Filed under: decisions that don’t come easy (excerpt)

“What do you think Owen wants?”

What does he want?  That’s easy.  I know what he wants. He wants to eat like a normal kid and I’m sure he would NOT want that tube thing stuck inside of him!

“Maybe you’re right. But maybe he’s hungry.”

I picture my sweet boy. Not quite five years old, big wobbly head and gangly limbs. Sagging skin.  Is he even 20 pounds? He’s naturally skinny, that’s all.

I reposition myself on the puffy floor cushion. It’s getting uncomfortable.

“You said feeding is a struggle. That he cries all the time. That he doesn’t swallow well and he chokes. That it’s hard to find people who know how to feed him.”

Yes, yes I said that. It’s all true. But that’s how it is with a boy like mine. Feeding is difficult, sure. But I can’t give up. He needs me to feed him.

“That last thing. Say it again.”

He needs me to feed him! I feel tears welling. Confusion and anger. Why do these interventions always feel like a trick?

“Does he?”

My logic is floundering and I know it. One last effort to save my ego: Okay fine maybe he doesn’t but this is how people eat!

I feel exposed. Like a fraud of a mother who can’t see that her child is starving.



  1. Oh my…I remember Sophie starving at one point too…and I couldn’t see it. Didn’t want to see it?? Oh…

  2. Oh, I’m sorry :(. I’m coming to the realization tonight that my Andrew is starving. I have a feeling he’s going to have a nissen fundoplication and a gtube in the coming months, even if our GI doctor hasn’t said it yet.

    I say that a lot, too… that I’m the only person who knows how to feed him. But, lately, even if I feed him, he spits it all up anyway.

  3. @Claire – so hard to see our own blindspots!

    @jennifer – Just went back to your site – your children are so sweet! http://earlybirdies.wordpress.com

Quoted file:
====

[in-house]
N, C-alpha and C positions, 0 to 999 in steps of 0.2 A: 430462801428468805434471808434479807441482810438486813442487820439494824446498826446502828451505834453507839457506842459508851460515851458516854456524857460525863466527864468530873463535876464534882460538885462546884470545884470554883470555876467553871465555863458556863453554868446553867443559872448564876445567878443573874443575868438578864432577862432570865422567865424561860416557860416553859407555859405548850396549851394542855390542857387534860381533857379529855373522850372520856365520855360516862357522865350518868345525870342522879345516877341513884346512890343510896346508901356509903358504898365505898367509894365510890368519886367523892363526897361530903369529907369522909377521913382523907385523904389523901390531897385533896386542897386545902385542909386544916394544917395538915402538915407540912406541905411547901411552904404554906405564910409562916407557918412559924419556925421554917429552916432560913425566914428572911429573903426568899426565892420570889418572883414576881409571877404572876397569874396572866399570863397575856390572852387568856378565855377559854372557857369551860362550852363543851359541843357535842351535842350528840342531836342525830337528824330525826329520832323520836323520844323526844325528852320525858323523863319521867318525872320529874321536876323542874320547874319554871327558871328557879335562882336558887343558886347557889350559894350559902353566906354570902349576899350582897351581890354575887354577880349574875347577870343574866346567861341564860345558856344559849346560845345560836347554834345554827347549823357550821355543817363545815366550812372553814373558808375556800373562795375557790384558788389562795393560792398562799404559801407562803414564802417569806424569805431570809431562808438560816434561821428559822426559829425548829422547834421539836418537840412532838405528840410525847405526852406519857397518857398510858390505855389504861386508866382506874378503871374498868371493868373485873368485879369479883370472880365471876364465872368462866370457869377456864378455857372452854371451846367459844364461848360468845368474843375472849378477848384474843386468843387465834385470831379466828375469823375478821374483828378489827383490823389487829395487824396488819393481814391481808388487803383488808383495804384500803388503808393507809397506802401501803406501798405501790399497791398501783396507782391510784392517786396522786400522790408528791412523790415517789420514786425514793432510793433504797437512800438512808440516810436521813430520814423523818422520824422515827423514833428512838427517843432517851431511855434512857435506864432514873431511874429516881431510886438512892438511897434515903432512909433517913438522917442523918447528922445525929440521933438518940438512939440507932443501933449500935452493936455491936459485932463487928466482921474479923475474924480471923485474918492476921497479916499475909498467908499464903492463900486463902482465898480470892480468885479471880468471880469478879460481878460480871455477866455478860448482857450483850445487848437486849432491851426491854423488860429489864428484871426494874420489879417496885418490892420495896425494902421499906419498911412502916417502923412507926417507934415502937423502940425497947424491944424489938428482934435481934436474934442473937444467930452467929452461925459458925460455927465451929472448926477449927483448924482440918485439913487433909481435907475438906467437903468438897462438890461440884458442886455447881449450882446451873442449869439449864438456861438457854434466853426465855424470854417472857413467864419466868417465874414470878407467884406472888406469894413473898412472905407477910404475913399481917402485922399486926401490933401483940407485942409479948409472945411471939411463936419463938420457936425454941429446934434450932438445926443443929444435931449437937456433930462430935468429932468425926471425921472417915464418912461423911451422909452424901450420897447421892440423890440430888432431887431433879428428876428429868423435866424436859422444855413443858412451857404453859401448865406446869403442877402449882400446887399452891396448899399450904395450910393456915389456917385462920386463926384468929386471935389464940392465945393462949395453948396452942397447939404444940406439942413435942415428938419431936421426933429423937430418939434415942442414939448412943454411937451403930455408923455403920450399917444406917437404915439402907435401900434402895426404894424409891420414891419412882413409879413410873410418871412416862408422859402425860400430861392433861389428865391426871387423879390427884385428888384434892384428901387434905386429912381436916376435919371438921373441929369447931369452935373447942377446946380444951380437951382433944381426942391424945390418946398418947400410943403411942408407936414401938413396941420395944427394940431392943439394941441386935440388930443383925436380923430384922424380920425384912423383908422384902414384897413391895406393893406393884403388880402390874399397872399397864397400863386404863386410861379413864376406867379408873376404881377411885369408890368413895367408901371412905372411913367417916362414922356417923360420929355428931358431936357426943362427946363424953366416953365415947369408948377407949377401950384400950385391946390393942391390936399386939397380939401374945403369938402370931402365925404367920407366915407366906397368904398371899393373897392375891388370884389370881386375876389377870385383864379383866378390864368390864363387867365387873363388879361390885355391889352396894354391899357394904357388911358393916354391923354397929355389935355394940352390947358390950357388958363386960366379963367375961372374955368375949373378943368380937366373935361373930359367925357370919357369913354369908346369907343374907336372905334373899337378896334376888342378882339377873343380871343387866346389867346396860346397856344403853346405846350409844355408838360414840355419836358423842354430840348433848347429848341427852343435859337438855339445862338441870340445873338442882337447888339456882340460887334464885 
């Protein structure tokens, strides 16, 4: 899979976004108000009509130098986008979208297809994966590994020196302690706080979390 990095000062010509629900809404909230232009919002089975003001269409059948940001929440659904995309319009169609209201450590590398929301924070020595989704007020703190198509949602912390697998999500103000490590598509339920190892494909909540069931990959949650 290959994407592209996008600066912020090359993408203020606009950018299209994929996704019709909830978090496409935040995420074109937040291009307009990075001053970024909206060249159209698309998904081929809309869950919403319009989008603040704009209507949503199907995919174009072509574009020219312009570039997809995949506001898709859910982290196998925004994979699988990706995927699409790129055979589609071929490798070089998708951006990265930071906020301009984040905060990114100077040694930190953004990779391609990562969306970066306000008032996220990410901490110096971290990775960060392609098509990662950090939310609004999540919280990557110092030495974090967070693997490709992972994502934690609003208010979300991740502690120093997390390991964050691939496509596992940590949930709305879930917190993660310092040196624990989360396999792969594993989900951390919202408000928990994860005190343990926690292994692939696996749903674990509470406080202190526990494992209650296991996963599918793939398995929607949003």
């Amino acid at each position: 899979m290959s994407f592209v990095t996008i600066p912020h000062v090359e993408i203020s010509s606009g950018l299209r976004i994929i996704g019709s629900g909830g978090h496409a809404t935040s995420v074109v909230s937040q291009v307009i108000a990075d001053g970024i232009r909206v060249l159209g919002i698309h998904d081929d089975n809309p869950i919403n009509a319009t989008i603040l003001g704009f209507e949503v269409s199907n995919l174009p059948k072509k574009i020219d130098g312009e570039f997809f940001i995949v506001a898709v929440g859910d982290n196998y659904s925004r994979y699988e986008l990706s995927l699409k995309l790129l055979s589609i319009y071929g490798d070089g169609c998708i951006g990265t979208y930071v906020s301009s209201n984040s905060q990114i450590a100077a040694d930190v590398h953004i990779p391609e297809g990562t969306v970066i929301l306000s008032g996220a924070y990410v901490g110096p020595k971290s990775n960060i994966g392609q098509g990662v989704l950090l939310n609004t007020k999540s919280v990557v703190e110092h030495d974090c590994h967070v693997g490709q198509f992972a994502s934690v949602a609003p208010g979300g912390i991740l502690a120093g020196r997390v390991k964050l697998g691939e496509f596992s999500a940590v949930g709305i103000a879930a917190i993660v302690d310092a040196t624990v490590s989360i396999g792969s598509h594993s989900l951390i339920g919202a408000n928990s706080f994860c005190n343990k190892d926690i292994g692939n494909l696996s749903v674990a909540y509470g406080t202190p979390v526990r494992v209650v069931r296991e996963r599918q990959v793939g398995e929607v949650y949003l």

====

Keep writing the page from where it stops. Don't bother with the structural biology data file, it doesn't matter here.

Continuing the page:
Anyway: Read your latest post… So familiar.

    Just want to add: Not a single professional suggested we get a g-tube! I had to ask for one. I was getting so much validation and encouragement to continue feeding.

    At one feeding assessment, the resulting prescription was to feed him 1/4 teaspoon of food every 45 seconds (because of his silent aspirations and reflux). I went home and calculated how long it would take to feed him the required calories: 5 hours every day! If he didn’t spit up anything. And it didn’t include fluids. And yet I continued… (sigh)

  4. One of the hardest decisions was letting go of the feeding with Jacob. Felt like it was the last thing I could offer him that was “normal”. To heck with normal I say now….easiest and the safest way to feed and administer medications and to hydrate when he is ill. Best decision we ever made was getting the G-tube. It honestly saved his life from the silent asperations that were hurting him.

  5. My daughter never had feeding problems, but our two trials of the ketogenic diet for her seizures rank as high as her initial diagnosis in the trauma it caused me. There’s something so deeply primitive about mothers and food and children — I’ve never really parsed it out but can recollect my horror easily.

  6. Jennifer–I can’t BELIEVE they once told you to feed him 1/4 tsp every 45 seconds! I think I would have laughed! Why do you think it was that no medical professional ever suggested a gtube? Did they–like most of us–really, really, really hold out for hope of successful oral feedings? I just want to hug you for having gone through that. By the way, I hope the Prevacid helps on some level like it did for Owen. But, b’ah, my gut tells me gtube. Like Connie commented, it’s the last “normal” to go. When Andrew left the NICU, the two things he had going for him were vision and oral eating. Now both are rather kaput!

  7. I feel lucky the gtube was suggested to us early on even then feeding was still a nightmare. what insanity having you feed him 5 hrs a day!

Leave a Reply

Your email address will not be published. Required fields are marked *